When you can’t list all the top concerns for markets on a single hand it’s easy to be pessimistic. We do not underestimate the risks, not least that of a future US recession, but we still see good value in equities as the economic recovery continues for now. However, in the face of these challenges, we are focussing our portfolio on companies that can deliver profits in the face of inflation, rising interest rates and supply chain disruptions.
Markets face a laundry list of structural and cyclical challenges
First, tightening liquidity and moderating economic growth present a challenge to equity markets. It will also drive volatility in the near-term as investors look for signs of a recession or ‘soft-landing’ in every data point.
Second, every cycle is different, but we do face a very real prospect of a secular change in the backdrop for financial markets. From the early 1980s inflation and interest rates began a long decline and this coincided with a significant re-rating in global equity markets, led by the US. A secular upturn in inflation and interest rates will have negative implications for the rating of equities.
Third, the global economy of the last few decades has not proven resilient to attempts to ‘normalise’ monetary policy and each tightening cycle has led to lower peaks in interest rates and lower lows on loosening. So high debt burdens could lead to a less aggressive tightening cycle than currently assumed.
Fourth, bond markets normally adjust expectations with respect to central bank policy relatively slowly. Instead, we have seen a historically rapid change in expectations. Equity markets have performed relatively well, despite this rise in discount rates, as they are a better hedge to inflation.
Fifth, while the Ukraine conflict has presented a terrible spectacle in terms of humanitarian costs the market has largely performed to type, with a kneejerk negative reaction and subsequent recovery. There are broader economic implications to the conflict, felt through higher inflation due to rising commodity prices and further disruption to supply chains, as well as structural changes, pushing de-globalisation and increased spending on defence.
Sixth, China continues to pursue a zero-Covid policy which appears both illogical and highly disruptive to their growth. The ongoing prospect of lockdowns presents significant risks to growth and risks further pressuring global inflation due to disruption to supply chains.
Seventh, rising food prices disproportionately hit the poorest, and present a threat to stability in emerging markets. We have already seen social unrest in South America and subsidisation of fuel prices will put government and consumer finances under severe pressure.
US recession is the top risk, but history suggests we are at least a year away from the peak in equity markets
While the top concern for investors is that current tightening cycle leads to a US recession, we do not think it is an imminent risk. History suggests that we are still too far away from this event for markets to price this in. Indeed, markets do tend to perform well for a good period after the yield curve inverts, and recession comes into view. On this basis, we are still at least a year away from the peak in equity markets. History, however, is only a guide and we have an unusual combination of already slowing growth, rising rates and moderating inflation which will likely worry investors and make markets volatile.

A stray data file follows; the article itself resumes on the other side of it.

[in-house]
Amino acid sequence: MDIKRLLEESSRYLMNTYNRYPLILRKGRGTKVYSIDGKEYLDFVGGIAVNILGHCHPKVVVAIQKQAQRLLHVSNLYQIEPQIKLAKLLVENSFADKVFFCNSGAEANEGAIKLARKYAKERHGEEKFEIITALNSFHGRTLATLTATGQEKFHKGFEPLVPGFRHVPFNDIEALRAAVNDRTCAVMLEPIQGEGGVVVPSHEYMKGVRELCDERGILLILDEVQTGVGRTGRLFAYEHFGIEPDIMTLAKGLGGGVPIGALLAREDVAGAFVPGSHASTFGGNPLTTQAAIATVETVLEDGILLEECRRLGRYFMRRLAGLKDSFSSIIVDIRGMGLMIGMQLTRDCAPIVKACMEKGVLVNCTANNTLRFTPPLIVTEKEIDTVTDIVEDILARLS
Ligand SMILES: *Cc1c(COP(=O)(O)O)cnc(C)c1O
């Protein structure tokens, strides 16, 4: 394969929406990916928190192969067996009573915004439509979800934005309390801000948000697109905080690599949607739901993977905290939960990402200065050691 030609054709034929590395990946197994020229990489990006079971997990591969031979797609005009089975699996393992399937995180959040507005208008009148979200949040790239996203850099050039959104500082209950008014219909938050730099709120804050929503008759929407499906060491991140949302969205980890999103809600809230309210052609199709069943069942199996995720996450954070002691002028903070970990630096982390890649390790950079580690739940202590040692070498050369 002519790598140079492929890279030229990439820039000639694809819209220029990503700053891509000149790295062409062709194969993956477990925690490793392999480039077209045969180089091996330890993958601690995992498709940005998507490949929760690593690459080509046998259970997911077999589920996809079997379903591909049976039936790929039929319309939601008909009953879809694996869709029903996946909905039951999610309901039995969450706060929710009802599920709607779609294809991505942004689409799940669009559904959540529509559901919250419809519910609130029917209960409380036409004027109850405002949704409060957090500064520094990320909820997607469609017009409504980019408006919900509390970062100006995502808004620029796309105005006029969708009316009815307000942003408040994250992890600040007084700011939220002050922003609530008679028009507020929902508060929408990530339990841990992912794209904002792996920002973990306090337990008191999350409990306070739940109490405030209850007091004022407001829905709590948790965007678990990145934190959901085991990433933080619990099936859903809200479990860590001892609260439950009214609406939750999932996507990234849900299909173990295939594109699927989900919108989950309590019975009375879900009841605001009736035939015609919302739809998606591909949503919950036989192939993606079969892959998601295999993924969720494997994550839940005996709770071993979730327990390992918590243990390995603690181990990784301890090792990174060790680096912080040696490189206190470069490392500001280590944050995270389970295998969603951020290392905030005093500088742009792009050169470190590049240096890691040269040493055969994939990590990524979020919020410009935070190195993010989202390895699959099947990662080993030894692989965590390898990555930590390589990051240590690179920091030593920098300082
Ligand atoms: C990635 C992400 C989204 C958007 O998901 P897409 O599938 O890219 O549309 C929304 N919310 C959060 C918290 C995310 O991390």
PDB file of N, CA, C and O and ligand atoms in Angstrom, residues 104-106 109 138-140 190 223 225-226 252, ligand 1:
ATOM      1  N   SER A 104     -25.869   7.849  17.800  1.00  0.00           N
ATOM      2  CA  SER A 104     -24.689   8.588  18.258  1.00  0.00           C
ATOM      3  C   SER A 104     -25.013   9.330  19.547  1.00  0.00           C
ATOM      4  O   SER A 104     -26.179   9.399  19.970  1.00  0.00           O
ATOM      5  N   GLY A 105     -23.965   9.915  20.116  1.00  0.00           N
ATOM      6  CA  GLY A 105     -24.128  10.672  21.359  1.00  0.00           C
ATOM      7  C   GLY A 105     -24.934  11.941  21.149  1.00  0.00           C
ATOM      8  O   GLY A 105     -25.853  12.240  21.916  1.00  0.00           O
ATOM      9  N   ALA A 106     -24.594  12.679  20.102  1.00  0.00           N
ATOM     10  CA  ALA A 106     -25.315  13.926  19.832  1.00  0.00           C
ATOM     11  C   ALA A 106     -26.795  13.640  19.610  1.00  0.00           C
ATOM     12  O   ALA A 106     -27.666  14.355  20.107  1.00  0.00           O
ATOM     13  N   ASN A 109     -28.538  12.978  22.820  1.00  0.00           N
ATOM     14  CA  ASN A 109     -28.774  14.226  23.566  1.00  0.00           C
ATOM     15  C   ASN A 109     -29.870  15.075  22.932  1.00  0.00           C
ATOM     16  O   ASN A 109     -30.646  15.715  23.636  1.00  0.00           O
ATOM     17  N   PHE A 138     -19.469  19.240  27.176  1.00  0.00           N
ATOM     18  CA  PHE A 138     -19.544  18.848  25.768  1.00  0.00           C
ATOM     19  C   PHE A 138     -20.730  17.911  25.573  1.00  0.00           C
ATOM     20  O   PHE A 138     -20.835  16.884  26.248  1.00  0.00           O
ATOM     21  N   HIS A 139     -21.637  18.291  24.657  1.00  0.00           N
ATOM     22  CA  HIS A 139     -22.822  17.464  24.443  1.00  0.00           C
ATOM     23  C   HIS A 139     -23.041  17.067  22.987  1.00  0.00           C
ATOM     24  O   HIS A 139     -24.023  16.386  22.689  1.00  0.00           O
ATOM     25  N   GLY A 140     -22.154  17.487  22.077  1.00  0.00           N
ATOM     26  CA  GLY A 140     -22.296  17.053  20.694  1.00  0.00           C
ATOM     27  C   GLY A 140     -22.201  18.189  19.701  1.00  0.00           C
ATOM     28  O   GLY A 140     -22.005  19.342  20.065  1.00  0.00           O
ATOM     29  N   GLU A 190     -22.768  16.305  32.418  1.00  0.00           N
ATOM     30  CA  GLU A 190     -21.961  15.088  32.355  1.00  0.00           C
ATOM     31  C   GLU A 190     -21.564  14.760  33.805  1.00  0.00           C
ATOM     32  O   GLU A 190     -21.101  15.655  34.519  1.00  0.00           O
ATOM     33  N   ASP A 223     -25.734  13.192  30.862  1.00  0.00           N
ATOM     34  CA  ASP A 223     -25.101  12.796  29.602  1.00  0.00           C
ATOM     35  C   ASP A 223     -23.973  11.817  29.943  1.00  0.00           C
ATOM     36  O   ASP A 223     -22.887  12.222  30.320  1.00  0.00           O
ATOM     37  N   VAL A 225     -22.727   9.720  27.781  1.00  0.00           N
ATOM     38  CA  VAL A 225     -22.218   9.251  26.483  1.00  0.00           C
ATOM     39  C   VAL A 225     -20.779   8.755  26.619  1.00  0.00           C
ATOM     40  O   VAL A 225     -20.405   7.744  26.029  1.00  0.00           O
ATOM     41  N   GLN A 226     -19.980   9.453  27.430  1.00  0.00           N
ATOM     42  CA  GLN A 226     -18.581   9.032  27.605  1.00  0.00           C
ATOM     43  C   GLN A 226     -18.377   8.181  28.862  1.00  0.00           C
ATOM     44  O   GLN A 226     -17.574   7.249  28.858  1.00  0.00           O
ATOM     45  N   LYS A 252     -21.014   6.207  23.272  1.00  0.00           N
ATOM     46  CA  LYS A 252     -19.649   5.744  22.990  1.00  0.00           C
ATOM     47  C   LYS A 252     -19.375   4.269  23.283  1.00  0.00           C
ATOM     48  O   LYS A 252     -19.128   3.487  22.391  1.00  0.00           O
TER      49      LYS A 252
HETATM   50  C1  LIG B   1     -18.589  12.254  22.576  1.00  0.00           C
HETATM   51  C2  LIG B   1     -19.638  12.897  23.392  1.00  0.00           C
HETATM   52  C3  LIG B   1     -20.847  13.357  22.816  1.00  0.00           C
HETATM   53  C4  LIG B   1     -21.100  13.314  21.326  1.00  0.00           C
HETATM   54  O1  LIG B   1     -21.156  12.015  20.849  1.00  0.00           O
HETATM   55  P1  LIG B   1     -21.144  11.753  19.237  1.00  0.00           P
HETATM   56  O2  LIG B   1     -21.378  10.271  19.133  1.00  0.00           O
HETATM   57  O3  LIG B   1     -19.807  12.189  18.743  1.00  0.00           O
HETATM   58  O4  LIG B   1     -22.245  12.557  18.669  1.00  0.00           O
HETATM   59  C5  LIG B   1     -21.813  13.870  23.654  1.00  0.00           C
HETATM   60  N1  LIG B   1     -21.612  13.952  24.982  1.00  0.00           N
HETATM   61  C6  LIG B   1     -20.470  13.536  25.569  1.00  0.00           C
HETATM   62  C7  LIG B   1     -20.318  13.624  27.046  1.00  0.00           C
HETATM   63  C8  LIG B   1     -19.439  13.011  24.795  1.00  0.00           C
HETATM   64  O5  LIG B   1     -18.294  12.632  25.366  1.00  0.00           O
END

Cutting unnecessary risks and focusing on fundamentals in the portfolio
So, how have we responded to this laundry list of concerns in the portfolio? We have cut unnecessary risks and refocused the portfolio on the strong, core fundamentals of equity markets.
Reduction in gearing levels. We believe that it remains appropriate to hold a positive gearing position for the fund for the time being, given still deeply negative real-interest rates, but have already cut leverage.
Reduction in the sterling hedge. The outlook for the dollar is uncertain but sterling tends to decline in a ‘risk off’ event.
Reduction in small cap exposure. While small caps have underperformed and are trading at low valuations versus large caps, we view them as less well placed to withstand rising input costs and, consequently, profit margins are at risk.
Further sale of US large cap growth. We have switched to favour value stocks in the US as the valuation spread between these areas remains high and macro variables are not supportive.
The value of an investment is dependent on the supply and demand for the shares of the Investment Trust rather than its underlying assets. The value of an investment will not be the same as the value of the Investment Trust’s underlying assets.
Views and opinions expressed by individual authors do not necessarily represent those of BMO Global Asset Management.
Past performance is not a guide to future performance. Stock market and currency movements mean the value of investments and the income from them can go down as well as up and you may not get back the original amount invested.
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